Dear Governor Brown,
We urge you to sign Senator Connie Leyva’s Justice for Victims Act (SB813) that the state legislature just unanimously approved. SB813 abolishes the arbitrary 10-year time limit on prosecuting rape in California. This bill does not lower the standard of proof for prosecution, but it does allow rape survivors with reliable evidence to get justice, regardless of when they come forward.
Seventeen states have already abolished their time limit, and as the most progressive state in the nation, we need to get on the right side of history. Currently, California has no time limit on prosecuting murder or the embezzlement of public money. Surely rape should be treated as seriously as embezzlement!
We need SB813 because we live in a society that blames and stigmatizes rape survivors. This causes many victims to wait years before reporting their rape, which partially explains why only 2% of rapists ever see a day in jail. Once a survivor gets the courage to report, he or she should have every opportunity to get justice, like Norma.
When Norma was 13-years-old, she was raped by a 21-year-old man who drove to a remote field in the Central Valley. Norma fought back and screamed “no,” but he did not listen. When Norma mother’s found out she was pregnant, she blamed Norma for the rape and forced her to keep the baby. Norma learned to love her son, but the trauma stayed with her.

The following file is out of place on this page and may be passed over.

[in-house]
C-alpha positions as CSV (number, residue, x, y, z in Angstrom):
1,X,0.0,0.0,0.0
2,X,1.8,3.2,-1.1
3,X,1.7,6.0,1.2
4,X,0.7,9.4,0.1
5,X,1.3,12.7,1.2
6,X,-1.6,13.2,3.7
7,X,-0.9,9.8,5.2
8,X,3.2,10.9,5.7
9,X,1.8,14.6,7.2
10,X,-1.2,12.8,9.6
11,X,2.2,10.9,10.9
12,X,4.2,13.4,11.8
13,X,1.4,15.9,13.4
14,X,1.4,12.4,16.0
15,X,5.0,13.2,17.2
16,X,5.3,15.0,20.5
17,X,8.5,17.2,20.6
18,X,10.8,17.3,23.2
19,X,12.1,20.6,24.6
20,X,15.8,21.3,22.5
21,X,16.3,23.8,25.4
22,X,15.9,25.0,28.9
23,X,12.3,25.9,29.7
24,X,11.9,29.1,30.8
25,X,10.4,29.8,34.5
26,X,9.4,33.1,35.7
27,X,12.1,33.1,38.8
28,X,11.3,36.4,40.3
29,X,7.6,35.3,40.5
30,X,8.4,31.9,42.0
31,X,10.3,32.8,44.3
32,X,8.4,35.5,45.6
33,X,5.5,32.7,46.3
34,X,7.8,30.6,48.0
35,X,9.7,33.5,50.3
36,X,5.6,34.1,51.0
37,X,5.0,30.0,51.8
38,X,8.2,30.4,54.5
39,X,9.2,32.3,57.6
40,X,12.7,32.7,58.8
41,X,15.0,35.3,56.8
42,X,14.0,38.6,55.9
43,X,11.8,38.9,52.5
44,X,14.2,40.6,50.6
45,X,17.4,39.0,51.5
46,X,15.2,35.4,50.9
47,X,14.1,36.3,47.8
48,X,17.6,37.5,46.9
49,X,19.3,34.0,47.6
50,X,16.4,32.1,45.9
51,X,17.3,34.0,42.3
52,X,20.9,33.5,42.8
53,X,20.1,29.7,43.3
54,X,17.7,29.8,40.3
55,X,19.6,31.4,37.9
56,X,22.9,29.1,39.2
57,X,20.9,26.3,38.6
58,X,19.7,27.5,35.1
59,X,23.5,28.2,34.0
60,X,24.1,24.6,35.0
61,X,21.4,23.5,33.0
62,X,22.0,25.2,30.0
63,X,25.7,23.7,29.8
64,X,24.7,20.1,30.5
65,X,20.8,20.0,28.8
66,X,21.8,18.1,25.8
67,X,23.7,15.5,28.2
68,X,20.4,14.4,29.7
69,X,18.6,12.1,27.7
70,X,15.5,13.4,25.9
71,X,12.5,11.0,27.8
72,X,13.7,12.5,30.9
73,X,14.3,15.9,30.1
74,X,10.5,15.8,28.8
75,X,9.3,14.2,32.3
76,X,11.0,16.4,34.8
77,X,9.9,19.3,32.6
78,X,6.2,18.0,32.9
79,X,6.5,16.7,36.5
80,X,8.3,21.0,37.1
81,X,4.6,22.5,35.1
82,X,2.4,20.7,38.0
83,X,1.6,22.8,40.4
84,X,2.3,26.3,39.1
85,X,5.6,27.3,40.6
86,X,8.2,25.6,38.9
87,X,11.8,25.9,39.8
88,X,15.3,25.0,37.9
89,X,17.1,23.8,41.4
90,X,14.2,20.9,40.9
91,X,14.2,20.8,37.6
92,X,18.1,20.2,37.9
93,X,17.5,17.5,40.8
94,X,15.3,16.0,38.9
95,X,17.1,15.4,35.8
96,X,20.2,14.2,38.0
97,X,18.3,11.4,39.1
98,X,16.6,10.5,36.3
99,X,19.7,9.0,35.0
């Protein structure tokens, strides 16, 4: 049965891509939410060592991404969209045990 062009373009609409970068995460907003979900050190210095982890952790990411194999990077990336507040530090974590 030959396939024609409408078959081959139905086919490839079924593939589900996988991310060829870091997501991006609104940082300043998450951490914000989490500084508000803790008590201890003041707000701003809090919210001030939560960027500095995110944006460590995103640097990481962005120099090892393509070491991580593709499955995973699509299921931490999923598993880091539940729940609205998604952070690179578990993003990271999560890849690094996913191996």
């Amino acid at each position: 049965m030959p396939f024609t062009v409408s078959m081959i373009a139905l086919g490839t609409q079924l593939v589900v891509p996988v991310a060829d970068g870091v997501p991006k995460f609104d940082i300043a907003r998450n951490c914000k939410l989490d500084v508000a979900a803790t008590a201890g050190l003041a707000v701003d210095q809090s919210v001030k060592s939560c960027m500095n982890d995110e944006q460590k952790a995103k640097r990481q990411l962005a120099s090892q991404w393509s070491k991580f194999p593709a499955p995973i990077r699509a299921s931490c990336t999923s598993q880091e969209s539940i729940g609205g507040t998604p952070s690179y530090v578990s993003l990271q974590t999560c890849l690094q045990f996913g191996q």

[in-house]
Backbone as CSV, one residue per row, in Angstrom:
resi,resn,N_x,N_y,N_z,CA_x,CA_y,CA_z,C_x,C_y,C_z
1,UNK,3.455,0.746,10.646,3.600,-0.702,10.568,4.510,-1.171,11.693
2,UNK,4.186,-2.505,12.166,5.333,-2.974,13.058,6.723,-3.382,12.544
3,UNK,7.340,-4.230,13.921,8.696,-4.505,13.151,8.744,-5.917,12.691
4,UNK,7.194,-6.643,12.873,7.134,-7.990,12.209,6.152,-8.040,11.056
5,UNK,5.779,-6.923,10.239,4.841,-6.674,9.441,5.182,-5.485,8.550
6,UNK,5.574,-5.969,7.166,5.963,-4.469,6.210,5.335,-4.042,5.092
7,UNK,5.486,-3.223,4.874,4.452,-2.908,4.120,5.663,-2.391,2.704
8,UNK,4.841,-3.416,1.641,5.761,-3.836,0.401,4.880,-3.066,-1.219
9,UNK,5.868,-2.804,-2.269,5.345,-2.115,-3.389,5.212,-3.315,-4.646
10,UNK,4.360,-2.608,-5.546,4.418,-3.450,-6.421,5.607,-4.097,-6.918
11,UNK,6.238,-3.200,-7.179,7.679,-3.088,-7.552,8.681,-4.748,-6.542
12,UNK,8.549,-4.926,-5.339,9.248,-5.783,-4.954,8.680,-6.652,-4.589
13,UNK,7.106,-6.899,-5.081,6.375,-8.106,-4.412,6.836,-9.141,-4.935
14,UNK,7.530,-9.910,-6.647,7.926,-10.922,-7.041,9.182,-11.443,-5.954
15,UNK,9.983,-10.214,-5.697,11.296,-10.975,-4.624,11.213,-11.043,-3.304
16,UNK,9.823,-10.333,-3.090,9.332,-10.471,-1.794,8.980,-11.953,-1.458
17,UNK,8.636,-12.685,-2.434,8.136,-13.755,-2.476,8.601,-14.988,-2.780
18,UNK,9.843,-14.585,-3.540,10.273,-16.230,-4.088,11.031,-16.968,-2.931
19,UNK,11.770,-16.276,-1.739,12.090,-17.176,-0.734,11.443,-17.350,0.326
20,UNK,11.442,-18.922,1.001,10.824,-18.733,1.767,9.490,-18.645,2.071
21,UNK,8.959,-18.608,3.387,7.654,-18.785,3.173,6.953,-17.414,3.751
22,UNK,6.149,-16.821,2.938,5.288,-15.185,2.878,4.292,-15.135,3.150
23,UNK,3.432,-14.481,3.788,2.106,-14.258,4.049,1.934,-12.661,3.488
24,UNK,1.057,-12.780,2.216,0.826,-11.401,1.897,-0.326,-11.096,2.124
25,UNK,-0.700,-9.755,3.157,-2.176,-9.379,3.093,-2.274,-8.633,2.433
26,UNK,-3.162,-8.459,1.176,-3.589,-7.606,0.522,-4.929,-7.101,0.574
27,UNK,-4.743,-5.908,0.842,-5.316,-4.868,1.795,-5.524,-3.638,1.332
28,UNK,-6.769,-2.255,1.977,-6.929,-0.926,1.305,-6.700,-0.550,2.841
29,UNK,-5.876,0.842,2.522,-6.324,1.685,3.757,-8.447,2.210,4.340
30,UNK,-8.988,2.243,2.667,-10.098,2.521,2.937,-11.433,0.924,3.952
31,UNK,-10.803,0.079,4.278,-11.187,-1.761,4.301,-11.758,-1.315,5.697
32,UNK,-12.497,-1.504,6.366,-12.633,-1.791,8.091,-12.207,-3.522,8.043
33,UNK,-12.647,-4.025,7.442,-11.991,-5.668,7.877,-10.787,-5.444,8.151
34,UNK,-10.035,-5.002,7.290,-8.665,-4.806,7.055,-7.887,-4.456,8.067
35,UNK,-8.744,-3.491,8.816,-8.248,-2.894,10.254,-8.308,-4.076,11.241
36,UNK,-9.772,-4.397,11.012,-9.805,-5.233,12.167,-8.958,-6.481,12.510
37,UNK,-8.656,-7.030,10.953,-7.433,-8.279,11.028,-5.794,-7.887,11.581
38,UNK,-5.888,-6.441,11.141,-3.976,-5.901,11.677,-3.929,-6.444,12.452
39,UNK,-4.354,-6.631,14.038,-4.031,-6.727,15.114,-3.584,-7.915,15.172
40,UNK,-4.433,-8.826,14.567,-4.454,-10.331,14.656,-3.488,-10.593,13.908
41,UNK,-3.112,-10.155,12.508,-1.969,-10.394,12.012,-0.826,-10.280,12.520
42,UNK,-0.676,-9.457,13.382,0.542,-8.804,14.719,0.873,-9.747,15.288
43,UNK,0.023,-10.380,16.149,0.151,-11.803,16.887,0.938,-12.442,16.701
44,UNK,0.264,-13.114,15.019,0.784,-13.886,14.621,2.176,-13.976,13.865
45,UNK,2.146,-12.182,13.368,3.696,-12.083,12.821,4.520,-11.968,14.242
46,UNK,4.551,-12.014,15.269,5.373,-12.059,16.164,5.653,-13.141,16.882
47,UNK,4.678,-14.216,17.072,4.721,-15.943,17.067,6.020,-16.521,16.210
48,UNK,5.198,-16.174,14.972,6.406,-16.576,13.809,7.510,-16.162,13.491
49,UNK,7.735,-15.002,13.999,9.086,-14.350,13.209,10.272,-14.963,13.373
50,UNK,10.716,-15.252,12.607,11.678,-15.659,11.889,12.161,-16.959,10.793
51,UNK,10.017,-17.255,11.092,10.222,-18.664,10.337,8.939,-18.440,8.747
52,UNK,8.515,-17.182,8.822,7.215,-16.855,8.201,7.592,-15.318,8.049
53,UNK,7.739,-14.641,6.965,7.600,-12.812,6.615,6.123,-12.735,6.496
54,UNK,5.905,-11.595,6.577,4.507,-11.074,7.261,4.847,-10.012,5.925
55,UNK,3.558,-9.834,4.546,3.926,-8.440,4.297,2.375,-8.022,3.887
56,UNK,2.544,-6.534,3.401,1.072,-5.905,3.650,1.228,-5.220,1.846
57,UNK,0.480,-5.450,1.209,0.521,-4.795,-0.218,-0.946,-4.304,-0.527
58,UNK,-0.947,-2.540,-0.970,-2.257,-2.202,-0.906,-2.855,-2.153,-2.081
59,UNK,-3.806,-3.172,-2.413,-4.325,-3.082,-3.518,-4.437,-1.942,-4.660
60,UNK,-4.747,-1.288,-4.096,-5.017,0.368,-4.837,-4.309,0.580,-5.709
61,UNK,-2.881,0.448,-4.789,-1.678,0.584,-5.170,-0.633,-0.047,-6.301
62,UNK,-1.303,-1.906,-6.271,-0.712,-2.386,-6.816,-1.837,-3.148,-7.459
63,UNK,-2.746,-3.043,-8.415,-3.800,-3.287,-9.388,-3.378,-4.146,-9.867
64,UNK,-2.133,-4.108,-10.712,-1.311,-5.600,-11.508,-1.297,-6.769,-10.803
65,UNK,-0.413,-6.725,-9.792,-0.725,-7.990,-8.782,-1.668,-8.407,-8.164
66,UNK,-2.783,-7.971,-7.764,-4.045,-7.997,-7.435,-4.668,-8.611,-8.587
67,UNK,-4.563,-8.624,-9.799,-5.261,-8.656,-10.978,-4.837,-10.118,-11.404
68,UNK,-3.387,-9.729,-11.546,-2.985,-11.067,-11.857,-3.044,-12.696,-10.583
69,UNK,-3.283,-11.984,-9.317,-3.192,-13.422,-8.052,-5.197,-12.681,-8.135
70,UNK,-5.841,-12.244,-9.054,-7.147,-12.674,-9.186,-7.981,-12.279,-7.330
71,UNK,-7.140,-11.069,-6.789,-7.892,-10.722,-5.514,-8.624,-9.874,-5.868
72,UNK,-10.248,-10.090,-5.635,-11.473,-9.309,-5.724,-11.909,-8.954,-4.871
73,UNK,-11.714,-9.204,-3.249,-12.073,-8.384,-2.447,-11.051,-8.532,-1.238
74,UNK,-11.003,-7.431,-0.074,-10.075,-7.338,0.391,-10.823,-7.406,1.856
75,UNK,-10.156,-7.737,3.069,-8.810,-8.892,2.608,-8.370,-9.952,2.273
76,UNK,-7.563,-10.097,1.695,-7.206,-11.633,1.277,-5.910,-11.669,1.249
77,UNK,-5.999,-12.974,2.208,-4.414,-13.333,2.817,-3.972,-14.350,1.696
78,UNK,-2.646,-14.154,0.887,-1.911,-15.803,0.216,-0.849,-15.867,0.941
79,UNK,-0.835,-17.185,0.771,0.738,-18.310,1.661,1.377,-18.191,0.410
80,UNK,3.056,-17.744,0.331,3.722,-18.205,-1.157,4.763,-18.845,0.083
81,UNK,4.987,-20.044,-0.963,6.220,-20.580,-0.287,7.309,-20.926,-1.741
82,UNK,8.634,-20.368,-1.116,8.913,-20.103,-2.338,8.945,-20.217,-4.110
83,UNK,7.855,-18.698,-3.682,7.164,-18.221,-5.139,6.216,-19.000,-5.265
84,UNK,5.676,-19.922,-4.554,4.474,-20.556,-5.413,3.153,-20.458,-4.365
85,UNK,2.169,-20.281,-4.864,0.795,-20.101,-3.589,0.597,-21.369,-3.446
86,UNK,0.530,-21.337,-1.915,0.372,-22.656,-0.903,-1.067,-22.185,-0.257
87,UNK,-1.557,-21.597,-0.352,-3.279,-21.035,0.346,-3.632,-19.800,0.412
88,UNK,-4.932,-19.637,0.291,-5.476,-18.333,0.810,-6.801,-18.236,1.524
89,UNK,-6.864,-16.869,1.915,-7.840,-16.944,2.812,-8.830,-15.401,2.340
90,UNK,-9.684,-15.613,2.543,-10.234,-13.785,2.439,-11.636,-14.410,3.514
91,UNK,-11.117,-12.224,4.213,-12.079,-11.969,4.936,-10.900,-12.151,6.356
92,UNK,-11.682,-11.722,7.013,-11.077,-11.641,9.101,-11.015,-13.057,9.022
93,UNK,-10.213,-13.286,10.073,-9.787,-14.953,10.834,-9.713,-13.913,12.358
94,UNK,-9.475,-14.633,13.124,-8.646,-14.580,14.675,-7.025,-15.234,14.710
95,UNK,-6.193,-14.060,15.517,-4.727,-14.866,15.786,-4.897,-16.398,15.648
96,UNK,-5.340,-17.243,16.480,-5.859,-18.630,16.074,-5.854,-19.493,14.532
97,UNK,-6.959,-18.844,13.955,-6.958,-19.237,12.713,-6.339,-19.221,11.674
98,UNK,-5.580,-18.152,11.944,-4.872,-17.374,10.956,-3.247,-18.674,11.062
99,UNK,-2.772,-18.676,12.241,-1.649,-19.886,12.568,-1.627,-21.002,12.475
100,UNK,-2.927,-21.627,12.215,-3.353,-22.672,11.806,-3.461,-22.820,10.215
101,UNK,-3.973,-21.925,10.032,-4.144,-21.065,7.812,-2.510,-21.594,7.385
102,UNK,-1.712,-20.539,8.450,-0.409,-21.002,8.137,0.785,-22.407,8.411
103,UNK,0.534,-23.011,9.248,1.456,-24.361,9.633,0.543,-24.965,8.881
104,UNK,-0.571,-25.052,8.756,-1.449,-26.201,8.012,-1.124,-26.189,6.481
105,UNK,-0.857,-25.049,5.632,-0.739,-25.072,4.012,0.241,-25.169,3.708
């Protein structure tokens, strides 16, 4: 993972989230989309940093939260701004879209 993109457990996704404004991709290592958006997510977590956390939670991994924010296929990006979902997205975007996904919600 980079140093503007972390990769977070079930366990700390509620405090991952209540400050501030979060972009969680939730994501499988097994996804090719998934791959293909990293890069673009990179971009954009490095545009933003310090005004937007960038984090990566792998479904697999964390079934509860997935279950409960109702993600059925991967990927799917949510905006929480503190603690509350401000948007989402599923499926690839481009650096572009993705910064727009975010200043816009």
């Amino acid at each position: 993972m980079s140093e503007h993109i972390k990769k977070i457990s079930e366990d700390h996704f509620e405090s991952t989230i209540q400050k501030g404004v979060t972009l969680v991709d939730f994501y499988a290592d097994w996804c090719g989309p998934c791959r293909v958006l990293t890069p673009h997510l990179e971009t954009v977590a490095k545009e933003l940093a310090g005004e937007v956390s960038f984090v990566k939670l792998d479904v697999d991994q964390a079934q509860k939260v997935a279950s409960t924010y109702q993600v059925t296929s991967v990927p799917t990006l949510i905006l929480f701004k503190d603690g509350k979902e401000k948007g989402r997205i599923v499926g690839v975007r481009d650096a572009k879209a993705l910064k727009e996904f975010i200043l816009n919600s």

Norma has proof she was statutorily raped in the form of DNA. When Norma was 14, her mother went to family court to get child support from the rapist. Two DNA tests confirmed the paternity, but the judge did not step in and protect Norma from the rapist or her mother.
In the wake of a suicide attempt in her late thirties, Norma finally decided to report this crime to the police to help her heal. Officials told her that despite DNA evidence proving statutory rape, there was nothing they could do because the 10-year period for reporting was long gone.
Governor Brown, please sign SB813 for Norma and other survivors who are barred from getting justice, despite solid evidence a crime occurred. Because justice knows no time limit.
Ivy Bottini & Caroline Heldman, Ph.D.
End Rape Statute of Limitations (ERSOL) Campaign
The End Rape Statute of Limitations campaign was founded in 2015 to abolish the 10-year time limit on prosecuting rape in California. We are 16,000 campus rape activists, Cosby survivors, Hollywood child star survivors, allies, and others seeking justice for victims of sexual violence.
Ivy Bottini is a pioneering lesbian feminist who worked with Betty Friedan to establish the first chapter of the National Organization for Women (NOW). She successfully fought against the Briggs Initiative, the first homophobic state referendum, in 1978. In 1993, Ivy founded the non-profit organization Gay & Lesbian Elder Housing, Inc.
Dr. Heldman is an Associate Professor of Politics at Occidental College in Los Angeles. She was one of the early architects of the national campus anti-rape movement and co-founded End Rape on Campus (EROC) and Faculty Against Rape (FAR).